Back
 JAMP  Vol.9 No.8 , August 2021
New Mathematical Tools for the Study of the DNA Structure
Abstract: We propose a number of new mathematical tools for the study of the DNA structure. In particular, we establish a connection between the DNA molecule and the Grassmann-Plücker coordinates, which, in both in mathematics and physics, are of great importance.

1. Introduction

The present problems emerging from the pandemic of the so-called covid-19 virus [1] have motivated many researches of different areas to participate in searching for a better understanding of their various features. In particular, it becomes attractive to see in deep details how the RNA of the virus interacts with the DNA molecule contained in the nucleus of the cells [2]. In this sense, it may be helpful to introduce new mathematical tools for the study of the DNA structure.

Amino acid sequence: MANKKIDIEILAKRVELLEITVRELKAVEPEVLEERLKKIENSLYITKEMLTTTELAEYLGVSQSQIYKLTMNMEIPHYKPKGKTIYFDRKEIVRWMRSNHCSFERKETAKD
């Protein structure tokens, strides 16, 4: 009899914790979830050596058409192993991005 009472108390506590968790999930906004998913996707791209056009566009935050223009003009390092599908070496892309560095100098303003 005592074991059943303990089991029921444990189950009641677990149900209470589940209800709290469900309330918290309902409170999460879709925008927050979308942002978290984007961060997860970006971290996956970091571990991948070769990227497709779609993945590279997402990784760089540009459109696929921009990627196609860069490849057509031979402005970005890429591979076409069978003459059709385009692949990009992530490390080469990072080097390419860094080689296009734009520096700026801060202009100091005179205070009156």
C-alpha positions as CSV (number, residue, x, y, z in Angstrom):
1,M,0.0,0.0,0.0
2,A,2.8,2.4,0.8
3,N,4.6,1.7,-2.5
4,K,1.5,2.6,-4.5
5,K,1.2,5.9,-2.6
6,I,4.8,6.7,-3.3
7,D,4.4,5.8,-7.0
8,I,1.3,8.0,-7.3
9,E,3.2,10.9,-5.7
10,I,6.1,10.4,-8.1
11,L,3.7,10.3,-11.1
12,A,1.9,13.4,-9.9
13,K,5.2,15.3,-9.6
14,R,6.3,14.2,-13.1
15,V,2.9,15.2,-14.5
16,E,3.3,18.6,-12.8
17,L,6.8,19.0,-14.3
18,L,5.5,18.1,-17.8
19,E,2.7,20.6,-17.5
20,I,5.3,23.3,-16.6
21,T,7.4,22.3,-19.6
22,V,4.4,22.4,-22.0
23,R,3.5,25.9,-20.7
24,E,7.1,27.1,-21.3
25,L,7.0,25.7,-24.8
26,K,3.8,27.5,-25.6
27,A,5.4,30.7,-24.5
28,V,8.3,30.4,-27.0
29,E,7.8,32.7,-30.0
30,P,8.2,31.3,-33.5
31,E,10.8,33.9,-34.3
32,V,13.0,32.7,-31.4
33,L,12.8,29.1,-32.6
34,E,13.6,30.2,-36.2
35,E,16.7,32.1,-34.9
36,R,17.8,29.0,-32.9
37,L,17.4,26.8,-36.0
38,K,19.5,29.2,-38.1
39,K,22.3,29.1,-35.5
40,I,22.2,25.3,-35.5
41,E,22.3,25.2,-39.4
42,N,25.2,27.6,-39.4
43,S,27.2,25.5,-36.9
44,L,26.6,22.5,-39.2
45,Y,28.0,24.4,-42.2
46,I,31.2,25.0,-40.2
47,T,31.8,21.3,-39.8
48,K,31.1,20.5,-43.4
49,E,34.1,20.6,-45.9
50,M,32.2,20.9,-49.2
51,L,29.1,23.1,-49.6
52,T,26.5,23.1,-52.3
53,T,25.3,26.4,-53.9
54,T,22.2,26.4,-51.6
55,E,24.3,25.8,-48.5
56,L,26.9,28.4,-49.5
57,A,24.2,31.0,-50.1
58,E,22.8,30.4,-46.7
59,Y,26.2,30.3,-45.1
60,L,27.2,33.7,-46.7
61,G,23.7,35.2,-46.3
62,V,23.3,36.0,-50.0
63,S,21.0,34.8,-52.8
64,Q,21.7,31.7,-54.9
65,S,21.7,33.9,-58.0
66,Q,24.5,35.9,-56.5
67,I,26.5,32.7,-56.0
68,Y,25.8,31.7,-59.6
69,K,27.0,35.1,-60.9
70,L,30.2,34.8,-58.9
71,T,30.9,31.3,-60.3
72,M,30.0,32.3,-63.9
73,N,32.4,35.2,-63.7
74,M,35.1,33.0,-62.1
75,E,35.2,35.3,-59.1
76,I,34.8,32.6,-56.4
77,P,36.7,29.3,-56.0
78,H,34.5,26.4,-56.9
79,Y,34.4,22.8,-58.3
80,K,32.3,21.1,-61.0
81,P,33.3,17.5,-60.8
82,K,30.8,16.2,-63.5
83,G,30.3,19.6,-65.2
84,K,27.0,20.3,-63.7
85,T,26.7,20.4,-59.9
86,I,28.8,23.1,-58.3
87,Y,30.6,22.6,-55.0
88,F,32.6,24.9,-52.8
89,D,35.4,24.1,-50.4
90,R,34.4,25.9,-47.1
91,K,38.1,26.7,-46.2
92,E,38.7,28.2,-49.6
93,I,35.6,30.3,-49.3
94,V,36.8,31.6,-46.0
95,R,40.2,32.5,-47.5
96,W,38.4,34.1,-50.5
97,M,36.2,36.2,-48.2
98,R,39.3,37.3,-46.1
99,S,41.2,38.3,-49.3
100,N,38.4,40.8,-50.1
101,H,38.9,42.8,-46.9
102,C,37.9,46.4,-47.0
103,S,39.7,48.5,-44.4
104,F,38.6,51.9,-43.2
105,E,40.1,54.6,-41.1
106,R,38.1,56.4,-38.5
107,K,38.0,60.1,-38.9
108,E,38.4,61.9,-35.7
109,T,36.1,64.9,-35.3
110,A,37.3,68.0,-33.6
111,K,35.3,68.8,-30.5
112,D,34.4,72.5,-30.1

In this work, we show that the so-called Grassmann-Plücker coordinates [3] may be connected with the DNA structure. We argue that this link may be helpful for a building, a more complete bridge between the many mathematical and physical scenarios related with Grassmann-Plücker coordinates and the DNA molecule.